An economic revolution is transforming America: the New Mainstream. In this groundbreaking book, Guy Garcia explains how Americans will eat, work, play, learn, and spend money in the twenty-first century—and why any organization that ignores the lessons of the New Mainstream is doomed to fail.
Led by the growing statistical and buying power of blacks, Latinos, and Asians, the New Mainstream is a loose coalition of minorities who have been forced to forge their own identity in American culture—even as they use and consume goods and services targeted to the general public. This shift in consumer buying power is not only transforming how products are developed, marketed, and bought, it also illustrates that diversity is the driving force of American capitalism. As Garcia shows, The New Mainstream is both a wake-up call and a road map to this new economic reality.
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Guy Garcia was a staff writer at Time magazine for thirteen years. The author of Skin Deep and Obsidian Sky, he is also the founding editor of the urban website TotalNewYork.com. More recently, he has worked on the development of AOL Latin America, AOL International, and AOL Music.From Publishers Weekly:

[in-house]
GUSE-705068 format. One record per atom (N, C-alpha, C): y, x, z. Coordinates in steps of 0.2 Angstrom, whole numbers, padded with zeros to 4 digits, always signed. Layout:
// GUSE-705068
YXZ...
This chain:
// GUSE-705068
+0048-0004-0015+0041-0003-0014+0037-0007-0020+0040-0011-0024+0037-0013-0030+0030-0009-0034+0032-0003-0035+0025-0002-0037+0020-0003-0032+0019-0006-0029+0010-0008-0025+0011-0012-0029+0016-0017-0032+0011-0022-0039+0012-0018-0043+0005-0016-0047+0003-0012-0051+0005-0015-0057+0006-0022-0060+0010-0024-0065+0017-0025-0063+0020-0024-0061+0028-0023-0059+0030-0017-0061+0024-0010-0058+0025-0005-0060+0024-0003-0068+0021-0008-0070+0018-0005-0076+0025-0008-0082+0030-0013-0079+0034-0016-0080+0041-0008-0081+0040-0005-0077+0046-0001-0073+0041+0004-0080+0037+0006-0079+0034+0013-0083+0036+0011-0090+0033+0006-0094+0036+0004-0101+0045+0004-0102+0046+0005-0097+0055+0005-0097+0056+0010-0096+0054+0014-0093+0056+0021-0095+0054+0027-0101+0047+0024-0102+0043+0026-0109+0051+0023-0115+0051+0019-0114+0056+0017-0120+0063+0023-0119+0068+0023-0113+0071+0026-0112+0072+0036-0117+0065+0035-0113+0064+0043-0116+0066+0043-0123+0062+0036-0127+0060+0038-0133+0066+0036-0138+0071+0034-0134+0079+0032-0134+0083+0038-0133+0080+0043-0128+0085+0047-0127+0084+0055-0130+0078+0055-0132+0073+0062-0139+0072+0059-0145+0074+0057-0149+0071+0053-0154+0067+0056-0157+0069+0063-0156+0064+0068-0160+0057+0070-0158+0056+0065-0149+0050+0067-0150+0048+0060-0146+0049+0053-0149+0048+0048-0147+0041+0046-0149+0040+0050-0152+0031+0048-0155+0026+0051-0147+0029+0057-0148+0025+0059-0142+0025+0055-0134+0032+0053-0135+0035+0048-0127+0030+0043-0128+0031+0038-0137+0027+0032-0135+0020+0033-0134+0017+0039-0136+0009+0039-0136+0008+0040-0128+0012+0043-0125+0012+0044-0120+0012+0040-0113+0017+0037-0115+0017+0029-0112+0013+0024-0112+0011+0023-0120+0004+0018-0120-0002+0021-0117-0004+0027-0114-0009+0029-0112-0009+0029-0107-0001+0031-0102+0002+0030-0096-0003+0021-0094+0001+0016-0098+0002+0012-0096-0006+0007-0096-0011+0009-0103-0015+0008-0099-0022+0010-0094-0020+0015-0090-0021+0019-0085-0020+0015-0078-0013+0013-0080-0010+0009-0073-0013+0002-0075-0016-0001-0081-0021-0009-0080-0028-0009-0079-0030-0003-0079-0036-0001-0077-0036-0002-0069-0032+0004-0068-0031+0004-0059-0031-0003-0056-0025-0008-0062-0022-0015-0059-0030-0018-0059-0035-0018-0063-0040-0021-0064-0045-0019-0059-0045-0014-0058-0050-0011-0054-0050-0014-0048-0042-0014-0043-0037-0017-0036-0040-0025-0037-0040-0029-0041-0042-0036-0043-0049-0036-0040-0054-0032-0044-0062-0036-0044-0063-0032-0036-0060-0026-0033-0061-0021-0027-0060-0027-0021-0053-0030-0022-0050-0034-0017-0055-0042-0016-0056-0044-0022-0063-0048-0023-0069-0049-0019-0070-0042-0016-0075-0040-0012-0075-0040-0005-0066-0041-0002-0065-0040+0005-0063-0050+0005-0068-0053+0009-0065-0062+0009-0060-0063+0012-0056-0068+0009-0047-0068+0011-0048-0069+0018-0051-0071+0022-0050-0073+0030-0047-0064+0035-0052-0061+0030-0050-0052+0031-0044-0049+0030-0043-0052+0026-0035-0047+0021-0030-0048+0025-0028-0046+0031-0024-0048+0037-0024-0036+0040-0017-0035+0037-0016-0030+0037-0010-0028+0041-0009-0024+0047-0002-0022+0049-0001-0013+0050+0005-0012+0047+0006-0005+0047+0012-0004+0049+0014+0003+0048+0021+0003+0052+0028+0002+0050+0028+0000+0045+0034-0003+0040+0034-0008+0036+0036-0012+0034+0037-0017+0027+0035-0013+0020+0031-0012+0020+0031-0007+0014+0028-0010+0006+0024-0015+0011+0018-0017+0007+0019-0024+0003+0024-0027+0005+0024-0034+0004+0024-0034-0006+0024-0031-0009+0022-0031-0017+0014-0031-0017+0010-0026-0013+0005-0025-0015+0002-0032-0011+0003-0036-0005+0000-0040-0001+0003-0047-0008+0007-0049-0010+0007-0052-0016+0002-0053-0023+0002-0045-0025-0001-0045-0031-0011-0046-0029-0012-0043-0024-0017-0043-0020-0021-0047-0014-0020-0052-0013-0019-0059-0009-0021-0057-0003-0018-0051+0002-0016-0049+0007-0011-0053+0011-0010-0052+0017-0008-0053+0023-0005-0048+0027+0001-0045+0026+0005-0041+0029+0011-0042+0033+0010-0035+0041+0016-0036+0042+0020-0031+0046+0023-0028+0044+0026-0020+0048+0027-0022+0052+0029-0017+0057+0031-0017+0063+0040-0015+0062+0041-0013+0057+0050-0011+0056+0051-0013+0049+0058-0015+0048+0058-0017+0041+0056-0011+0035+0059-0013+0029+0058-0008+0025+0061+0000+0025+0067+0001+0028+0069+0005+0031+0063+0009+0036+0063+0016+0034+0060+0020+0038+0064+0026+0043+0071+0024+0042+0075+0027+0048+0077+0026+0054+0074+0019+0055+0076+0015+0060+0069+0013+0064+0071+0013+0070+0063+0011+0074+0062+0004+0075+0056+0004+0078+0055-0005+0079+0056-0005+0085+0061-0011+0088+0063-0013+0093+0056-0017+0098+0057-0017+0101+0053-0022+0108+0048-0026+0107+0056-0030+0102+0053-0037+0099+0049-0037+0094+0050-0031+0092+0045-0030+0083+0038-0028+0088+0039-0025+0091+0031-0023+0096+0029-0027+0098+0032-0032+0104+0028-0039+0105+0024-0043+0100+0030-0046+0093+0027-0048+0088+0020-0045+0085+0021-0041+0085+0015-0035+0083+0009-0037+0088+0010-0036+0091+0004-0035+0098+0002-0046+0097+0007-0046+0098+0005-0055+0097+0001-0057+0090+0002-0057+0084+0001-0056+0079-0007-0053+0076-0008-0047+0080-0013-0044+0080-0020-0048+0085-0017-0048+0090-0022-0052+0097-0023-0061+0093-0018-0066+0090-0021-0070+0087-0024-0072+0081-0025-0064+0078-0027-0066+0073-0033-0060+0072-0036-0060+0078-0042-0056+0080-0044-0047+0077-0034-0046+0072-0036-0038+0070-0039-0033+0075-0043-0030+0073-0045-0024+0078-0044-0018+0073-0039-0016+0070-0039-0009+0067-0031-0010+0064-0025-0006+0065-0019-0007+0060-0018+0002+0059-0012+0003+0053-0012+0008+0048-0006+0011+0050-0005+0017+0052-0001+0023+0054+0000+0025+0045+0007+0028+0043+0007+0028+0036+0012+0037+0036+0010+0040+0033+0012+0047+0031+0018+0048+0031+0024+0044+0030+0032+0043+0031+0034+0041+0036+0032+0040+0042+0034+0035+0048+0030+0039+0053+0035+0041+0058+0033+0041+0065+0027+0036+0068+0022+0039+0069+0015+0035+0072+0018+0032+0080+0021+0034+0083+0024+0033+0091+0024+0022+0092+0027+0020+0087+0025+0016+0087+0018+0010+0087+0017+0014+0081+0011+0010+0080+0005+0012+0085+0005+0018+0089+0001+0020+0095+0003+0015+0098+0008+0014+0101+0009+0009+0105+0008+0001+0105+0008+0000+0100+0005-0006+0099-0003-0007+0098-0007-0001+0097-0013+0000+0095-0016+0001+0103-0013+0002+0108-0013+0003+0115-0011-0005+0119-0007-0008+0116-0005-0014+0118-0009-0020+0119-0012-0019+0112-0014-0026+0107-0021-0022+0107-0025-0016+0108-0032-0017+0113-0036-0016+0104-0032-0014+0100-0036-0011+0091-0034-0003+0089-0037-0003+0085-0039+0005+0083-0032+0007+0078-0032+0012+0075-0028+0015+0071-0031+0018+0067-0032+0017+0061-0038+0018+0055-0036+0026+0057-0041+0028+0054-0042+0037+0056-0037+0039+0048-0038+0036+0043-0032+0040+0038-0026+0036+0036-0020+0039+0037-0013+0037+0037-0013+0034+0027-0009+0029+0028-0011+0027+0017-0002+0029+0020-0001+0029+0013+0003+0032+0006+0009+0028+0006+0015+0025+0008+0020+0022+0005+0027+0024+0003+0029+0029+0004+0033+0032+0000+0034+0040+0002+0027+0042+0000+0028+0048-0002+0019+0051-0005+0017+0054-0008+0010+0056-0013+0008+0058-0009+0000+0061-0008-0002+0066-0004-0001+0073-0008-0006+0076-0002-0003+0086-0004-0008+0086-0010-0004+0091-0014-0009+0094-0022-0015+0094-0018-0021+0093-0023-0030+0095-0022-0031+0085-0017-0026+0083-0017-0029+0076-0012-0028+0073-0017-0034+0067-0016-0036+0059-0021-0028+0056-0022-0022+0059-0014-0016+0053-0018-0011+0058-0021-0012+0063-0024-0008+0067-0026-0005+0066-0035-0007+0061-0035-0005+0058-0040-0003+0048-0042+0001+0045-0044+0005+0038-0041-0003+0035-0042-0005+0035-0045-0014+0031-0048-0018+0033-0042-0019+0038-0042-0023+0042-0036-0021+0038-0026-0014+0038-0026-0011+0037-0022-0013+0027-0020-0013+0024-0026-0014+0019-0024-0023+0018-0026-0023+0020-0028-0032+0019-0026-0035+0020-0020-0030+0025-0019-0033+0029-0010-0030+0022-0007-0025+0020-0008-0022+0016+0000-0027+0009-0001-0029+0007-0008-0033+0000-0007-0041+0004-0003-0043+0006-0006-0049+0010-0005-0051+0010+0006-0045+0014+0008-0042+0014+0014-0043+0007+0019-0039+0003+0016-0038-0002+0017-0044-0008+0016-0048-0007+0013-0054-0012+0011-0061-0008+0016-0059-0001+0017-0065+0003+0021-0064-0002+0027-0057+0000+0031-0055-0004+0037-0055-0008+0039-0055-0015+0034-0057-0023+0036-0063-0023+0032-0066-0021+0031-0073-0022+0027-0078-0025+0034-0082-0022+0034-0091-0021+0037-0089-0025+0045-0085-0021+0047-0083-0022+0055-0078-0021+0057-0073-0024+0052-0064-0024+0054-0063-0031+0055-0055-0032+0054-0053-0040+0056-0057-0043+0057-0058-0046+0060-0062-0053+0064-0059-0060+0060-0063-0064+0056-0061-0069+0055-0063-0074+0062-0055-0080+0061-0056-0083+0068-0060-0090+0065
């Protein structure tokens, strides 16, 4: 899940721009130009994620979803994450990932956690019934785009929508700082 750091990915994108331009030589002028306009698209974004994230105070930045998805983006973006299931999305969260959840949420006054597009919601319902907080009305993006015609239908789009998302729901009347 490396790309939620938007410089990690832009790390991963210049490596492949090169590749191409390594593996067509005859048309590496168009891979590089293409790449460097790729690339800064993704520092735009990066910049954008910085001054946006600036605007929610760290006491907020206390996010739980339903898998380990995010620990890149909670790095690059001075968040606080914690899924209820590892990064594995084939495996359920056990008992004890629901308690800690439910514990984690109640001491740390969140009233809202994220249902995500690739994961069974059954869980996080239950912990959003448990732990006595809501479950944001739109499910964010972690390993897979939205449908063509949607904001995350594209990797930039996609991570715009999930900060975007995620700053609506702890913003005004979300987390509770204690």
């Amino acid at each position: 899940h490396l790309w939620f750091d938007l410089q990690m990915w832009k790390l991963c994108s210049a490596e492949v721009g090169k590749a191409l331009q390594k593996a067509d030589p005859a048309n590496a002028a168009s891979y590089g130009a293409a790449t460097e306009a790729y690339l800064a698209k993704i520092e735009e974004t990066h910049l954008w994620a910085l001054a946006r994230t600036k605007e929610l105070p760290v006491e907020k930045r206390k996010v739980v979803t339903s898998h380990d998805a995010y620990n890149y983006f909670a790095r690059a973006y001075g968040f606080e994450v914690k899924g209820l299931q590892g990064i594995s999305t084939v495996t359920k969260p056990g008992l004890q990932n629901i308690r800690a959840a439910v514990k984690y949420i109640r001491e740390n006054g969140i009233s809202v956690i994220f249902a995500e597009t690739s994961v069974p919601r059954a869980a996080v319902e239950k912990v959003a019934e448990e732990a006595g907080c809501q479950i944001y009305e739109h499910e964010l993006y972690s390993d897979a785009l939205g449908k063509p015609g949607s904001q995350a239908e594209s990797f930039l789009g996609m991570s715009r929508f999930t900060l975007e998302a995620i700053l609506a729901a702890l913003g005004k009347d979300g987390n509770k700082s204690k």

Garcia marshals experience as a journalist (13 years at Time), novelist (Obsidian Sky) and multimedia entrepreneur to make "the business case for diversity": "Simply put, diversity breeds money." Those who fail to heed "the multicultural gospel" risk marginalization by the New Mainstream, a dynamic fusion of the "creative class," non-European immigrants and native-born American consumers with rapidly changing tastes and habits. At times, Garcia risks reducing culture to market forces and people to consumers ("for the new multicultural consumer, making and spending money is nothing less than a sacred, life-affirming act"). However, he works enough skepticism and detail into his argument to avoid flattening himself with it, mobilizing an impressively broad knowledge of cultures—popular, folk and high—and a lively sense of history. He warns that "ethnocentric nativism" and xenophobic policies, whether fueled by economic, cultural or terror-driven fears, can only damage the American corporation and nation. Garcia is at his best juggling a diverse range of examples of U.S. multiculturalism—Walt Whitman, 50 Cent, Octavio Paz, Shakira and Craig's List, to name a few—to make the argument that diversity is, more than ever, the dynamo driving American capitalism, and businesses had best take heed.
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